Sophia Schliemann (née Engastromenos), the wife of the archaeologist Heinrich Schliemann, wearing treasures recovered at Hisarlik.
Laocoön and His Sons, Greek sculpture from the 1st century BCE, Vatican Museums. Excavated in Rome in 1506.

The 15th and 16th centuries saw the rise of antiquarians in Renaissance Europe such as Flavio Biondo who were interested in the collection of artifacts.

Richard Carew, High Sheriff and Deputy-Lieutenant of Cornwall, in 1586

Richard Carew (antiquary)

Richard Carew, High Sheriff and Deputy-Lieutenant of Cornwall, in 1586

Richard Carew (17 July 1555 – 6 November 1620) was a Cornish translator and antiquary.

Ole Worm's cabinet of curiosities, from Museum Wormianum, 1655

Arthur Agarde

Ole Worm's cabinet of curiosities, from Museum Wormianum, 1655

Arthur Agarde or Agard (1540 – August 1615) was an English antiquary and archivist in the Exchequer at Westminster.

A 16th- or 17th-century portrait of Lambarde by an unidentified artist

William Lambarde

A 16th- or 17th-century portrait of Lambarde by an unidentified artist
Title page of the first authorized edition of Lambarde's Archeion (1635)

William Lambarde (18 October 1536 – 19 August 1601) was an English antiquarian, writer on legal subjects, and politician.

19th-century drawings of the seal of Richard de Clare ("Strongbow"), Earl of Pembroke (1130–1176)

Sigillography

Scholarly discipline that studies the wax, lead, clay, and other seals used to authenticate archival documents.

Scholarly discipline that studies the wax, lead, clay, and other seals used to authenticate archival documents.

19th-century drawings of the seal of Richard de Clare ("Strongbow"), Earl of Pembroke (1130–1176)
Title page of Olivier de Wree's Sigilla comitum Flandriae (1639)

Antiquaries such as Thomas Elmham and John Rous began to record and to discuss the historic use of seals in the 15th century.

A centaur struggling with a Lapith on a metope from the Parthenon, in the British Museum (London), part of the Elgin Marbles

Antiquities

Antiquities are objects from antiquity, especially the civilizations of the Mediterranean: the Classical antiquity of Greece and Rome, Ancient Egypt and the other Ancient Near Eastern cultures.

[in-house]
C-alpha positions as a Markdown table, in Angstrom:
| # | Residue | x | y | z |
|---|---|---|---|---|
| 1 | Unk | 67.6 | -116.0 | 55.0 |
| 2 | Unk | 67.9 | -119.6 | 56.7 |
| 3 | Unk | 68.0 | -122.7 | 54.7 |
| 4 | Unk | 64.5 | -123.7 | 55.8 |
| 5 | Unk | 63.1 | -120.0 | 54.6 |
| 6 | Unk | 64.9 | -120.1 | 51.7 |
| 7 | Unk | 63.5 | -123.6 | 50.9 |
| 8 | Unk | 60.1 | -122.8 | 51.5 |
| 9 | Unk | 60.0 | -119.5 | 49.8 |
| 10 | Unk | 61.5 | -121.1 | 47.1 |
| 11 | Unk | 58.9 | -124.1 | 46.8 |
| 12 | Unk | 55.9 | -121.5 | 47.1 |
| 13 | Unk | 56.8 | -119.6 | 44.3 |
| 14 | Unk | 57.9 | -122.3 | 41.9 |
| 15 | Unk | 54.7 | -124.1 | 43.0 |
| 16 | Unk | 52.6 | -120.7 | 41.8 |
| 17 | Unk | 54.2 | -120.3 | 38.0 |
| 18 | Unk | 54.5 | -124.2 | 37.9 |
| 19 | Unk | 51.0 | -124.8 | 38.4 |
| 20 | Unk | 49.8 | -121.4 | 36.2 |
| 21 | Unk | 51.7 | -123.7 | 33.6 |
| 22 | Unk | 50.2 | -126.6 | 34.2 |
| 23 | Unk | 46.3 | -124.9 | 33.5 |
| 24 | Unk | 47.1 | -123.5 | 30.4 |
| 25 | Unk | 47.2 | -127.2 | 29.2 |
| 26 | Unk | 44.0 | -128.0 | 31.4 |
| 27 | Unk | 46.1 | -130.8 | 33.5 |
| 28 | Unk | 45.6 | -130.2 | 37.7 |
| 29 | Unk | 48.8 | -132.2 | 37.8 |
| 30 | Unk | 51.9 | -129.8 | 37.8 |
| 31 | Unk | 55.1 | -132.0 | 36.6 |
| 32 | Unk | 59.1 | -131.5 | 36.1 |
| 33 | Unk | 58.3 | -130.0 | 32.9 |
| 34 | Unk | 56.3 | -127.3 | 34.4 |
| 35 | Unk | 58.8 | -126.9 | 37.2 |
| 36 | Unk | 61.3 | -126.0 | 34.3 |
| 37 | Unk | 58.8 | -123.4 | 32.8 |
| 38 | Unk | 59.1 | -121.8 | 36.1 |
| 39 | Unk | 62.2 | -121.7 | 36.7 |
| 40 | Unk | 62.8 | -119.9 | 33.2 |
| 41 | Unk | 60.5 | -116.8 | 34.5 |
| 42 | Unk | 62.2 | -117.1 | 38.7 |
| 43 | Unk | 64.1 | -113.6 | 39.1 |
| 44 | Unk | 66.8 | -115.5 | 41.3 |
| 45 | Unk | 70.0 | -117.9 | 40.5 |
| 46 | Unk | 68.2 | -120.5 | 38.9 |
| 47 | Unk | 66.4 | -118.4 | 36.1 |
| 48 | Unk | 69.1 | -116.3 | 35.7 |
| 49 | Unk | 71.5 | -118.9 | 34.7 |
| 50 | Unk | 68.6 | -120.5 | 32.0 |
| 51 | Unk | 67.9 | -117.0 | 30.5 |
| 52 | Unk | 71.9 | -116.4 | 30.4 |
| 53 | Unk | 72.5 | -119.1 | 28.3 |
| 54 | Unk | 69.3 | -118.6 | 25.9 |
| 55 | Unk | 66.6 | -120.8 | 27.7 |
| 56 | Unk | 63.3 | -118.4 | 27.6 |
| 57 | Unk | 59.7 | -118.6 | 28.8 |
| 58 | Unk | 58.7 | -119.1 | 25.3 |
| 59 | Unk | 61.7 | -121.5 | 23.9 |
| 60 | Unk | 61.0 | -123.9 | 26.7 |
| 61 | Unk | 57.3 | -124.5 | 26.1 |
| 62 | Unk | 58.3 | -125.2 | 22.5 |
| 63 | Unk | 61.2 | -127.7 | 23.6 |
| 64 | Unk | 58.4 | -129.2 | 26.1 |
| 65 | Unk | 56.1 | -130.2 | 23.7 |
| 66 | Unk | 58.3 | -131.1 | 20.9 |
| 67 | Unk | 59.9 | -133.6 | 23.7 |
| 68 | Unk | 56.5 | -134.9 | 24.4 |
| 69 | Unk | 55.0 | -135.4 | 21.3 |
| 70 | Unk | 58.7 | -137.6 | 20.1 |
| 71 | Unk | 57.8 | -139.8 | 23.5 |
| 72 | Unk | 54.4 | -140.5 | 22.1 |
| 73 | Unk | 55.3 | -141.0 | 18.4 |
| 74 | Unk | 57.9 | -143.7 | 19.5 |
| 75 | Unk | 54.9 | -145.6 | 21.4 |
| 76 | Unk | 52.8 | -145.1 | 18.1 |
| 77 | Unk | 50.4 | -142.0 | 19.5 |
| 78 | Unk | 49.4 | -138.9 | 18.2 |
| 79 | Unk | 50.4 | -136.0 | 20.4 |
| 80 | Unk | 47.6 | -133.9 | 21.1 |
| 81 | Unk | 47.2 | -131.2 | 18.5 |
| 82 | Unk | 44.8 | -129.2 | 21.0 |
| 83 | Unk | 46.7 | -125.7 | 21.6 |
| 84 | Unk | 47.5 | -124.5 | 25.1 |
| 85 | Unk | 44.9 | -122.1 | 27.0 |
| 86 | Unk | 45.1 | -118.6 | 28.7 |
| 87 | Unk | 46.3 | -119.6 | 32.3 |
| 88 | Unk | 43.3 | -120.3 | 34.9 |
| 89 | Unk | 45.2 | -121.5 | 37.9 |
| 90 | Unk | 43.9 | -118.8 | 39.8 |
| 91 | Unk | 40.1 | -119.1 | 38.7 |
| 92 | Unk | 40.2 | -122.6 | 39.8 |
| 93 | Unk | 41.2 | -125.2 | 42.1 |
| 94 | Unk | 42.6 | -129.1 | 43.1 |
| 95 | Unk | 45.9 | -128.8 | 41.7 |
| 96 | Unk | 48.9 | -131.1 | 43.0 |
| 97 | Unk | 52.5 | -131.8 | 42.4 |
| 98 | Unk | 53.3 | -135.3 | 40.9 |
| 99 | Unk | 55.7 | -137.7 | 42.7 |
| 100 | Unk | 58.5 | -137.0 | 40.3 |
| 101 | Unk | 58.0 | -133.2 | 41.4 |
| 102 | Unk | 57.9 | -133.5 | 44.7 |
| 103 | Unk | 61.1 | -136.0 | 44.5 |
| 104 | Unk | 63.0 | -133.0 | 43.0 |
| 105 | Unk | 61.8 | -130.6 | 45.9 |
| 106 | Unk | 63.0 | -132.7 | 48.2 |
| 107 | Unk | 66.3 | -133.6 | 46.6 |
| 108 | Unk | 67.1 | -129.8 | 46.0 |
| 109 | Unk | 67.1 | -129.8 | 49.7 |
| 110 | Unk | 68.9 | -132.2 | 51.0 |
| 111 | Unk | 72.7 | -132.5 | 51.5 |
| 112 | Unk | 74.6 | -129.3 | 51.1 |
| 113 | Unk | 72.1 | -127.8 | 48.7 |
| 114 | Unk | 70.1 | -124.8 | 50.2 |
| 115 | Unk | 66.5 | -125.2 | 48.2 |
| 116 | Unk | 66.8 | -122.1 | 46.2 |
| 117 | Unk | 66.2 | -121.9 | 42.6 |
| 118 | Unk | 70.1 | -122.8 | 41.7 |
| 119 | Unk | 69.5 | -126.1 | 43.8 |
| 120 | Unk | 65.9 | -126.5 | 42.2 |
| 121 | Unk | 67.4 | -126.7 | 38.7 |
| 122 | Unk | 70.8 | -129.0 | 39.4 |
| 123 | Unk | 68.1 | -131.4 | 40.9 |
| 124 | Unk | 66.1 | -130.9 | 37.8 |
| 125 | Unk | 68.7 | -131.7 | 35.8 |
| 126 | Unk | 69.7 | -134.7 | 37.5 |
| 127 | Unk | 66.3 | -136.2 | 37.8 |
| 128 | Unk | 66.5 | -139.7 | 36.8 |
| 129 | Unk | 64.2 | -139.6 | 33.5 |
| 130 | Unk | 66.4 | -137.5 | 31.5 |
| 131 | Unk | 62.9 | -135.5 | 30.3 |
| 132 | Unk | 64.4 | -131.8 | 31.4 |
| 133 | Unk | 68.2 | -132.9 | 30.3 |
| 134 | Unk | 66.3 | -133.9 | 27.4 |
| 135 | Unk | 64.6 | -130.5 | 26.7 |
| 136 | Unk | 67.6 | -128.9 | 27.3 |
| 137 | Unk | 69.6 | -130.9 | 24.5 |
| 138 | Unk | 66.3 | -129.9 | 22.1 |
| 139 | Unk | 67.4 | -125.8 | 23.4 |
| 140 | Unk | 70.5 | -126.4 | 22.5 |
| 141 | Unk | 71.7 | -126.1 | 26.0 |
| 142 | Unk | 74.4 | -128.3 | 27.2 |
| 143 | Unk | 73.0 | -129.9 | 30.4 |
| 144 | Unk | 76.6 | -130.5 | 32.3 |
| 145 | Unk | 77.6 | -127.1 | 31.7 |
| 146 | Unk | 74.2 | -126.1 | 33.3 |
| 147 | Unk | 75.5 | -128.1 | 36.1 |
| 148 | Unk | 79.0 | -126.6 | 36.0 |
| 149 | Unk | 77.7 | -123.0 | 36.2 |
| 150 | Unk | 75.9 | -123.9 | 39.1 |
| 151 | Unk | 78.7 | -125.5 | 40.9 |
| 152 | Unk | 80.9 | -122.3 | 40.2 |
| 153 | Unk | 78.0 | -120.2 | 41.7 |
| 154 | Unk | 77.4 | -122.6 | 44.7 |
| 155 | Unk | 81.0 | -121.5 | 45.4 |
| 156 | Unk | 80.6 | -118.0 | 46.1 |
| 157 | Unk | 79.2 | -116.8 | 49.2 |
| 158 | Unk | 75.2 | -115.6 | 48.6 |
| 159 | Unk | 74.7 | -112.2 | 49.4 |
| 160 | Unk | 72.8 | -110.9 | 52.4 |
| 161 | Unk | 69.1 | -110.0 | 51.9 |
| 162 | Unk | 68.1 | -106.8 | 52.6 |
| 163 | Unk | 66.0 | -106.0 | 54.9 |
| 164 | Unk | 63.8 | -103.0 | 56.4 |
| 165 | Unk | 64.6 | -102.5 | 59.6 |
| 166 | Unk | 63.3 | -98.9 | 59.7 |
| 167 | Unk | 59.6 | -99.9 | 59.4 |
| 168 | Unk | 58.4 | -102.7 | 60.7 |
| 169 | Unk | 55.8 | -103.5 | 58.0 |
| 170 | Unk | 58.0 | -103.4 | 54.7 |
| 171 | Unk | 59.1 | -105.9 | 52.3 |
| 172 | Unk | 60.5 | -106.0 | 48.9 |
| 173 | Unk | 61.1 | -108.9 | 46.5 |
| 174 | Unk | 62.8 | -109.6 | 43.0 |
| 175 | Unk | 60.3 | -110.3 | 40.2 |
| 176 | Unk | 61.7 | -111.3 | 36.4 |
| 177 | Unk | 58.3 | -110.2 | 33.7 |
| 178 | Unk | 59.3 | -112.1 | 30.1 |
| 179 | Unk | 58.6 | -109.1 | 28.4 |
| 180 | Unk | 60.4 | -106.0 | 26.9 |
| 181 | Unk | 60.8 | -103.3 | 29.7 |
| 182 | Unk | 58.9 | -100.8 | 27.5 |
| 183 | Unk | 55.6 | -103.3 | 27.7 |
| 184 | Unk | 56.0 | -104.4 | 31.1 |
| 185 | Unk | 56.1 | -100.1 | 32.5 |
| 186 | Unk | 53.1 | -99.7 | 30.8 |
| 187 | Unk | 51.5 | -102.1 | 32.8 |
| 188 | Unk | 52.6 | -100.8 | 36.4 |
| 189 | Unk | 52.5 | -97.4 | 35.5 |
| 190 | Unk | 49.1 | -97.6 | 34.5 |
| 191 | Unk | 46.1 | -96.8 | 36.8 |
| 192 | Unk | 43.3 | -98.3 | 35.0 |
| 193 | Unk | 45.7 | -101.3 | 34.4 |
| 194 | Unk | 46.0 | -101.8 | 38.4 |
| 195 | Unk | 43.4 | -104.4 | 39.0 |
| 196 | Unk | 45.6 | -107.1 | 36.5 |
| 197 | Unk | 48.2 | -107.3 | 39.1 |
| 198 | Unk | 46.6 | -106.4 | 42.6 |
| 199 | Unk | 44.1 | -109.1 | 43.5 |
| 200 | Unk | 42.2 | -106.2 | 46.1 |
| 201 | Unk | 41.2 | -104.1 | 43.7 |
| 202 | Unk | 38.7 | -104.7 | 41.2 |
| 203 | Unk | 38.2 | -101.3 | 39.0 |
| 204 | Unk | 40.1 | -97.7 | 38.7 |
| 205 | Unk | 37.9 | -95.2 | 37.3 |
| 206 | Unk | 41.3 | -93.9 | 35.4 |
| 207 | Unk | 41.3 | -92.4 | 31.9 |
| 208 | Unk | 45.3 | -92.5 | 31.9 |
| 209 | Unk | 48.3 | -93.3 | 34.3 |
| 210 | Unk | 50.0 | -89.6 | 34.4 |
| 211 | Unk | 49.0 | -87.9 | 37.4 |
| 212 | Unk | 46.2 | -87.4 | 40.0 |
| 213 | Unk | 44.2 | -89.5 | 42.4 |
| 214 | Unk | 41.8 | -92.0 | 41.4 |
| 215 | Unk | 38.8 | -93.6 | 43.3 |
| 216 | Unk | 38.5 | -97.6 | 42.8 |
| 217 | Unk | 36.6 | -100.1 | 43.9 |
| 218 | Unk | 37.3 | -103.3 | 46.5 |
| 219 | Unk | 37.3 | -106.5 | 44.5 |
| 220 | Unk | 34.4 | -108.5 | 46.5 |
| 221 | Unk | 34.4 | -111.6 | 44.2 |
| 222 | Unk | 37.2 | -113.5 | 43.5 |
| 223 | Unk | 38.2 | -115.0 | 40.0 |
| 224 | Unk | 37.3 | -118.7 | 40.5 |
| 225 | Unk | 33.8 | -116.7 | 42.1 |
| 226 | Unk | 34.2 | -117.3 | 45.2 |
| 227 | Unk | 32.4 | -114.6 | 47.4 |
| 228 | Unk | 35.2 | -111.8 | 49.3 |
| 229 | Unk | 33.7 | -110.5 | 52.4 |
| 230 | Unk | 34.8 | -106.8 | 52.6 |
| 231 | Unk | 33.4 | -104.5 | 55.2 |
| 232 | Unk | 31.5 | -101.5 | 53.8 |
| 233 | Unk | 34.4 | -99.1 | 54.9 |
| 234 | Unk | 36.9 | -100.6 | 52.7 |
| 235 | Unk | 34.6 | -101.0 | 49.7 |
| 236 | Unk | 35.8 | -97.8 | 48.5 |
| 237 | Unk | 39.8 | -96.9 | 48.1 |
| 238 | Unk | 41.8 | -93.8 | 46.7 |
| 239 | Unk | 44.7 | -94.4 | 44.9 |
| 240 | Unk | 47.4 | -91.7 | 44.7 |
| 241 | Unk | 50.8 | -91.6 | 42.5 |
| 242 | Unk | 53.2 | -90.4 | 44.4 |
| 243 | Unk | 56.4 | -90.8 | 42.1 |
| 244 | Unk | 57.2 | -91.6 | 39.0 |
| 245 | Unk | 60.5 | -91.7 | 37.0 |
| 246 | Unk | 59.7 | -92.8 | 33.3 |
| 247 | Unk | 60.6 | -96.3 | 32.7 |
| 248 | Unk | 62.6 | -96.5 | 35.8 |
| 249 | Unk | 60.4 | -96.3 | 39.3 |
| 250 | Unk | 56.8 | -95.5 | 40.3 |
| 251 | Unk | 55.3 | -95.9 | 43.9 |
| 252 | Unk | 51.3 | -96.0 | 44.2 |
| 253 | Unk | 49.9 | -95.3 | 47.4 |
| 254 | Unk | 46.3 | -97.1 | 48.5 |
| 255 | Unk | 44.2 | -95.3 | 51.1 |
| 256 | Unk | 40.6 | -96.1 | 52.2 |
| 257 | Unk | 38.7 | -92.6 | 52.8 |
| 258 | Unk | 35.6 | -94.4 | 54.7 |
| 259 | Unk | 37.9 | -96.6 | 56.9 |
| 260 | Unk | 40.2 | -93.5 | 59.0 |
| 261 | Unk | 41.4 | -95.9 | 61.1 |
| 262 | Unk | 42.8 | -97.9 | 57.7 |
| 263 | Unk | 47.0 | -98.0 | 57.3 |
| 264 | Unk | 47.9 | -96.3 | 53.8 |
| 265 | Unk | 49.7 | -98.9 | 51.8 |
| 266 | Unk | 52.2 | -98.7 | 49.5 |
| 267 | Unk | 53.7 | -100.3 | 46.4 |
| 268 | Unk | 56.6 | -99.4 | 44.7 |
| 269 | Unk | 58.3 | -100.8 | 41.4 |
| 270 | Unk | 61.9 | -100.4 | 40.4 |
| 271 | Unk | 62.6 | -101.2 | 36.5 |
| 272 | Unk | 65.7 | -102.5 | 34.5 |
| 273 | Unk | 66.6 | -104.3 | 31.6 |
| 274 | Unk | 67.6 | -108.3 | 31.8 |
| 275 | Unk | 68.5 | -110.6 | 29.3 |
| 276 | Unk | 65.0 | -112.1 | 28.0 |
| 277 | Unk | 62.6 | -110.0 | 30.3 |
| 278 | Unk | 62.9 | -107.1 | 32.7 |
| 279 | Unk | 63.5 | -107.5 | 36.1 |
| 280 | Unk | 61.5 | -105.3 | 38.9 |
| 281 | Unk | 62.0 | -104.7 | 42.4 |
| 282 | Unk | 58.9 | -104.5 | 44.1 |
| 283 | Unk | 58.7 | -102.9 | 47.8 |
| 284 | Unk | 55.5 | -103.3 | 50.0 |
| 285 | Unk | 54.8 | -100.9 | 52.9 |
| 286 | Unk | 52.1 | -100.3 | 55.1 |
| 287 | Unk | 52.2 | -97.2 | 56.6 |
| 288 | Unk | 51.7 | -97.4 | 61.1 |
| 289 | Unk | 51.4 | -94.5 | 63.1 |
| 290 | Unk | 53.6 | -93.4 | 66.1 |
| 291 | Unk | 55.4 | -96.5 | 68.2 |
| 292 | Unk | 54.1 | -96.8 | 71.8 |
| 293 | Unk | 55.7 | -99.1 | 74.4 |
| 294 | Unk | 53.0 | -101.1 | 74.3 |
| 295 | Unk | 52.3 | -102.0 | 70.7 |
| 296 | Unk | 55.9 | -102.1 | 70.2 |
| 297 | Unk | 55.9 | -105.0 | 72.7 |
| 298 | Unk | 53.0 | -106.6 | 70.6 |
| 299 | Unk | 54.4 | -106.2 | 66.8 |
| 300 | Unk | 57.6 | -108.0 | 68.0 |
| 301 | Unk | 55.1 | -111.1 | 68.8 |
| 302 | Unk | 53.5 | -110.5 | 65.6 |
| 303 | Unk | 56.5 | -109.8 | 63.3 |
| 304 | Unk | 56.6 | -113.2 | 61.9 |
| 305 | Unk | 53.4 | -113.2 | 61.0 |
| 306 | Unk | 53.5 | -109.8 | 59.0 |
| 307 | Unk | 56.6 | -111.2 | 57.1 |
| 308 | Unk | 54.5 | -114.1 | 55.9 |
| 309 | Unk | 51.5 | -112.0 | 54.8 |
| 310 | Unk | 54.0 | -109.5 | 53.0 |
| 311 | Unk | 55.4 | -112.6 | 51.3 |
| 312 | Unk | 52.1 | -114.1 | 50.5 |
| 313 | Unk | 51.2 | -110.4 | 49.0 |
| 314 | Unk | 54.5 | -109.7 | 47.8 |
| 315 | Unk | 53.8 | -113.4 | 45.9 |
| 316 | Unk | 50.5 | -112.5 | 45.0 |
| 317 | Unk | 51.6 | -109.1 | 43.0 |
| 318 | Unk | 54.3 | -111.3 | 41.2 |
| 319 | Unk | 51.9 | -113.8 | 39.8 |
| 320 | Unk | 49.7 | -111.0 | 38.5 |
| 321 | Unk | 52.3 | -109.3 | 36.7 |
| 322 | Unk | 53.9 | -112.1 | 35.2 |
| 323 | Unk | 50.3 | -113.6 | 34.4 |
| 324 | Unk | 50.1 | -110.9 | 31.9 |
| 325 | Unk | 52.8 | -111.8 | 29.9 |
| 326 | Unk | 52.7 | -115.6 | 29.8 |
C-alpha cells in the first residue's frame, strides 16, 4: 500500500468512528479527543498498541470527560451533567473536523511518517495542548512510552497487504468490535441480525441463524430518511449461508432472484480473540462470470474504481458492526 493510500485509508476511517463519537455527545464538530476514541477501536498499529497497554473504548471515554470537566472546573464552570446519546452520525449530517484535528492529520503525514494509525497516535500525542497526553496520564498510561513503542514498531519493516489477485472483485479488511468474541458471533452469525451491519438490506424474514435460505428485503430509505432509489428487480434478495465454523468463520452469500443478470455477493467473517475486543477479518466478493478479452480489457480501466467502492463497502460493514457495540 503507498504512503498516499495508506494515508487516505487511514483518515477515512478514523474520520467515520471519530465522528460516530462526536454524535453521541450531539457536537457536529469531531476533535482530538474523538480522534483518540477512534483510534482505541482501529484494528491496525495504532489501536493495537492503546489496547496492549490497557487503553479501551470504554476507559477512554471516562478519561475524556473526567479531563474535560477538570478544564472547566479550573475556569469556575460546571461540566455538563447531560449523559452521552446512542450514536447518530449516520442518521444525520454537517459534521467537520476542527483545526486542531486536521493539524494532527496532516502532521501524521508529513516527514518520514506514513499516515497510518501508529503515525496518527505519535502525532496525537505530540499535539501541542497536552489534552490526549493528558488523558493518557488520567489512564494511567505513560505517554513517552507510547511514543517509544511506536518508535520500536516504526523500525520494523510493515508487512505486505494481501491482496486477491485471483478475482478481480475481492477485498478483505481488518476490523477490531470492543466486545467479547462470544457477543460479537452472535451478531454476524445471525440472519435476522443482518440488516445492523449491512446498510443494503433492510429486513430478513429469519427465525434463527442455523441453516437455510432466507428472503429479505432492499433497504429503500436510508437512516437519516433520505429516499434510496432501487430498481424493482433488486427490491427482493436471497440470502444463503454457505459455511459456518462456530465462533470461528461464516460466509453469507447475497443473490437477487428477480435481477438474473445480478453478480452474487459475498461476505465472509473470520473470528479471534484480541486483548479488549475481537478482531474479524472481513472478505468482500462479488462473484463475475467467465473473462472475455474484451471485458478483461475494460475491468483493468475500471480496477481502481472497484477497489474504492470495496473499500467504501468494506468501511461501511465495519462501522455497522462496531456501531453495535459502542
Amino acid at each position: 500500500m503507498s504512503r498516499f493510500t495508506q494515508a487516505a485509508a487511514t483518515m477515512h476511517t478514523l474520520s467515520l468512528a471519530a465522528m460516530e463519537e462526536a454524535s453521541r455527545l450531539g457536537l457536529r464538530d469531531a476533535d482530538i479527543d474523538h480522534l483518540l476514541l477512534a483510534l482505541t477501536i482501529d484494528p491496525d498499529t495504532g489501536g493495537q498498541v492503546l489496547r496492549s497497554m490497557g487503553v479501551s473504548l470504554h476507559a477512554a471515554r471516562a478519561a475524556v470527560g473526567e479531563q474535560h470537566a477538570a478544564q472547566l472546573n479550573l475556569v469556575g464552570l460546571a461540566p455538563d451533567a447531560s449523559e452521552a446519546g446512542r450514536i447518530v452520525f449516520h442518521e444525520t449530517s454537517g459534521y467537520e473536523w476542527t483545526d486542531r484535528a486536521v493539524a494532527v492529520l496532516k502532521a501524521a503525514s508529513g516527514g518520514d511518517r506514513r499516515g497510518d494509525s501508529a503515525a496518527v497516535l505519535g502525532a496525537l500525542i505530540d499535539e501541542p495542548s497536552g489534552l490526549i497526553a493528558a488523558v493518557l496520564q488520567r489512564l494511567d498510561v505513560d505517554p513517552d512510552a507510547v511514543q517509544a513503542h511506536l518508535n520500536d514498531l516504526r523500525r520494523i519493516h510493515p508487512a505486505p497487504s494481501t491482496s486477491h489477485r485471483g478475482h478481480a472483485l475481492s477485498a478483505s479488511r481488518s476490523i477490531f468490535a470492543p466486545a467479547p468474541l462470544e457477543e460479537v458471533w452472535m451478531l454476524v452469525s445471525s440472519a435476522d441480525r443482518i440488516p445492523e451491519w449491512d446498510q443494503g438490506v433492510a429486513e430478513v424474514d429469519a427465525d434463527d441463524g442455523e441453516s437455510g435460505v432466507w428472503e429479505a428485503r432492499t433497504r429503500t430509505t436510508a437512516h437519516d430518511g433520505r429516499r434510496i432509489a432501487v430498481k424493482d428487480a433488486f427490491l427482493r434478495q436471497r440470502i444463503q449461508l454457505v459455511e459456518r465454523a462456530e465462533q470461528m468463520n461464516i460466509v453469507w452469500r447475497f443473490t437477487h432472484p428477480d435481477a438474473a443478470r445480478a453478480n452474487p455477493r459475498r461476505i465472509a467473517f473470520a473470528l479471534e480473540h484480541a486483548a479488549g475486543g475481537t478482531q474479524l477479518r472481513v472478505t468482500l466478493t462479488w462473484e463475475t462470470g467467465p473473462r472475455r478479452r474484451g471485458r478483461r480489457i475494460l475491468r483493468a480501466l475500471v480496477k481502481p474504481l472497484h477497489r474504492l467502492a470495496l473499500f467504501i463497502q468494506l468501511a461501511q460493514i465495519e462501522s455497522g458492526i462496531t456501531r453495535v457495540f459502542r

Antiquities are objects from antiquity, especially the civilizations of the Mediterranean: the Classical antiquity of Greece and Rome, Ancient Egypt and the other Ancient Near Eastern cultures.

A centaur struggling with a Lapith on a metope from the Parthenon, in the British Museum (London), part of the Elgin Marbles
An Assyrian lamassu in the Louvre
Chinese ritual wine server (guang), circa 1100 BC
Allegories of five literatures of antiquity, relief at Cardiff Castle, by Thomas Nicholls circa 1870
The Euphronios Krater has been returned to Italy by the Metropolitan Museum

A person who studies antiquities, as opposed to just collecting them, is often called an antiquarian.

William Collings Lukis (1817-1892)

William Collings Lukis

William Collings Lukis (1817-1892)

Rev. William Collings Lukis MA. FSA (8 April 1817 in Guernsey – 7 December 1892 in Wath, North Riding of Yorkshire) was a British antiquarian, archeologist and polymath.

A portrait of Lysons from the collection of the Gloucester City Museum & Art Gallery

Daniel Lysons (antiquarian)

A portrait of Lysons from the collection of the Gloucester City Museum & Art Gallery

Daniel Lysons (1762–1834) was an English antiquarian and topographer, who published, amongst other works, the four-volume Environs of London (1792–96).

Samuel Lysons,
by Thomas Lawrence.

Samuel Lysons

Samuel Lysons,
by Thomas Lawrence.
Samuel Lysons' drawing of the Orpheus mosaic at Woodchester (detail)

Samuel Lysons (1763 – June 1819) was an English antiquarian and engraver who, together with his elder brother Daniel Lysons (1762–1834), published several works on antiquarian topics.